Current treatments keep the virus in check, as opposed to those that would completely eradicate it.
As scientists and advocates push beyond merely managing HIV infection with expensive and toxic prescription medications, an overarching question is: Will a so-called "functional" cure be enough to keep HIV in check, such that people with the virus can go months between medical treatments? Or is a truly "sterilizing" cure -- a complete and provable eradication of all traces of HIV -- the only goal worth pursuing?
Dr. Robert C. Gallo, the renowned microbiologist who, in 1984, proved that HIV is the cause of AIDS, recently reflected on what is meant by a functional cure and why he believes only a sterilizing cure will ultimately put HIV out of business.
"It's very important to define our terms," said Gallo. "A functional cure generally means people are living a reasonably normal life, maybe a completely normal life. They still carry some evidence of virus, very low, not doing any damage, at least undetectable damage. But they still take their drugs. This can be regarded as a 'cure,' a cure in quotes." He said that to the extent that antiretroviral therapy can manage HIV infection, "I'd say we already have a functional cure."
But what kind of cure is it when people still have to take drugs?
"Can we reach a state where you don't need drugs, where there is no damage from residual virus?" Gallo asked.
Gallo is skeptical about the claim that the so-called "Berlin patient," Timothy Brown, was totally cured of HIV. "There is no proof that the so-called Berlin patient has no more virus," he said. "We know many animals, monkeys, that we thought were totally free until they died or the monkey was sacrificed. If you looked in the intestinal tract and the brain, you would find virus sequences. So they weren't totally virus-free."
Gallo said Brown can be said to have a functional cure in that he has tested HIV-negative on standard tests and has not had to take medication for five years. He was "extremely lucky" not to die from his lymphoma or the full-body radiation used to treat it, said the longtime cancer researcher. His doctor was fortunate to find a stem-cell donor who happened to be one of the extremely rare people with the genetically mutated white blood T-cells -- the targets of HIV -- that are able to resist HIV infection.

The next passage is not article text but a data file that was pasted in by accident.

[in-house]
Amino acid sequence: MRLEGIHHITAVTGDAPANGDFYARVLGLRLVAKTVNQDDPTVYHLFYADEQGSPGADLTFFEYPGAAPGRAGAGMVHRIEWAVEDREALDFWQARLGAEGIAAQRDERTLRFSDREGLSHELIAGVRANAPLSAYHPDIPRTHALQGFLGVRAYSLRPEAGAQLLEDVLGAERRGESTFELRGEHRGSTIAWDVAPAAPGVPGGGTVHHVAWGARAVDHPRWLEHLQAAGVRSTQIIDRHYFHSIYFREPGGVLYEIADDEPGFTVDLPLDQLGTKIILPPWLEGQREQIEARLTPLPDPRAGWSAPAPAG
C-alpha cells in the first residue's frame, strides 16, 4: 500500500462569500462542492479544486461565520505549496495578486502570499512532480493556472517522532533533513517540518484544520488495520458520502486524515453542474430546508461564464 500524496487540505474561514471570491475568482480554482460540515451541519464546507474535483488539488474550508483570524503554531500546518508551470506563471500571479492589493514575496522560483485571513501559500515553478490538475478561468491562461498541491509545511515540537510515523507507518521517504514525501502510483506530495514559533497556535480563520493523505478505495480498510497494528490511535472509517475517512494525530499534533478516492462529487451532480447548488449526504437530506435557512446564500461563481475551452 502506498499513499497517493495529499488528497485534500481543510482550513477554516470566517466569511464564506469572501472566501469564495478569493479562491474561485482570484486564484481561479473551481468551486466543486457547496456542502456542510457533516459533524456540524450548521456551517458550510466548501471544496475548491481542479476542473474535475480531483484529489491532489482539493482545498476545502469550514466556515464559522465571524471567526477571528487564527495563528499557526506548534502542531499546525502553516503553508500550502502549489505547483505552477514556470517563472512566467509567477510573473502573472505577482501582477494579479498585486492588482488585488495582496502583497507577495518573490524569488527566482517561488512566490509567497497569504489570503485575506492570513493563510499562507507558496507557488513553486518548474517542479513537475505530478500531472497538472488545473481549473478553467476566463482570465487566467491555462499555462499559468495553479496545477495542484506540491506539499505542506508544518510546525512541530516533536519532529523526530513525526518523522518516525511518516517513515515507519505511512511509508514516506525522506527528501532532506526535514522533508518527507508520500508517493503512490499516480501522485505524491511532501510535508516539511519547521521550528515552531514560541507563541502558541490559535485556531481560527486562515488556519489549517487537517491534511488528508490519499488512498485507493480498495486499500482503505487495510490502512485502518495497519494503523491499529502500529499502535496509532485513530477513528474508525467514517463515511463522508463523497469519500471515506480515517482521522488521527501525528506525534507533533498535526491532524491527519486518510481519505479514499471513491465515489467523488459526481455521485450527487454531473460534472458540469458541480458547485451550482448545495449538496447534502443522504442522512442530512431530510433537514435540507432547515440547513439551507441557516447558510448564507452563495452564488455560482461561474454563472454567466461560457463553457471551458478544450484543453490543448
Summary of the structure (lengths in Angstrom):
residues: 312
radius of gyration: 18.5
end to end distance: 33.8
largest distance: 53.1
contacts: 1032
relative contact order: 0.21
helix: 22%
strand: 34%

"It's not relevant to the vast majority of the world," said Gallo of the Berlin patient case. "The feasibility is not high even under the most ideal
circumstances to repeat that study anywhere in the world."
The current rage in HIV cure-related research is called "purging." In short, it involves using anti-HIV drugs to "smoke out" the latent virus lying dormant in reservoirs within the body, particularly the brain and gut. Soon after someone stops the medications, the virus is able to be reactivated quickly. In theory, the reactivated virus and the cells it infected will be killed and additional drugs will block new infection of other T-cells.
Gallo's objections to this approach are twofold. "No one has ever proved that once you reactivate the virus, the cells die," he said. "Second, what's the evidence that you completely protect the other cells by using anti-HIV therapy?"
He said the purging concept is not based on proven, sound principles. "I'm not a prophet," he said, "but from what my thinking will tell me, it's not likely to work and could make it worse."
So what does Dr. Gallo -- whose Baltimore, Maryland-based Institute of Human Virology is one of the world's foremost sponsors of clinical and laboratory research on HIV and other infectious diseases -- believe it will take for a true sterilizing HIV cure? And how close are we to having it?
One possible gene therapy approach targets T-cells, knocking out the CCR5 receptor -- the T-cell's portal that allows HIV to enter it. Close the
door ,and the virus simply can't get into the cell and is eventually eliminated by the body.
The ultimate solution, said Gallo, would be to get genes into a sufficient number of T-cells so that enzymes can be directed to cut out the HIV genes that have become part of the T-cell's own genetic makeup. "That would give rise to new cells without the virus," he explained. But while the concept is promising, these approaches to a sterilizing cure remain several hurdles from viability.
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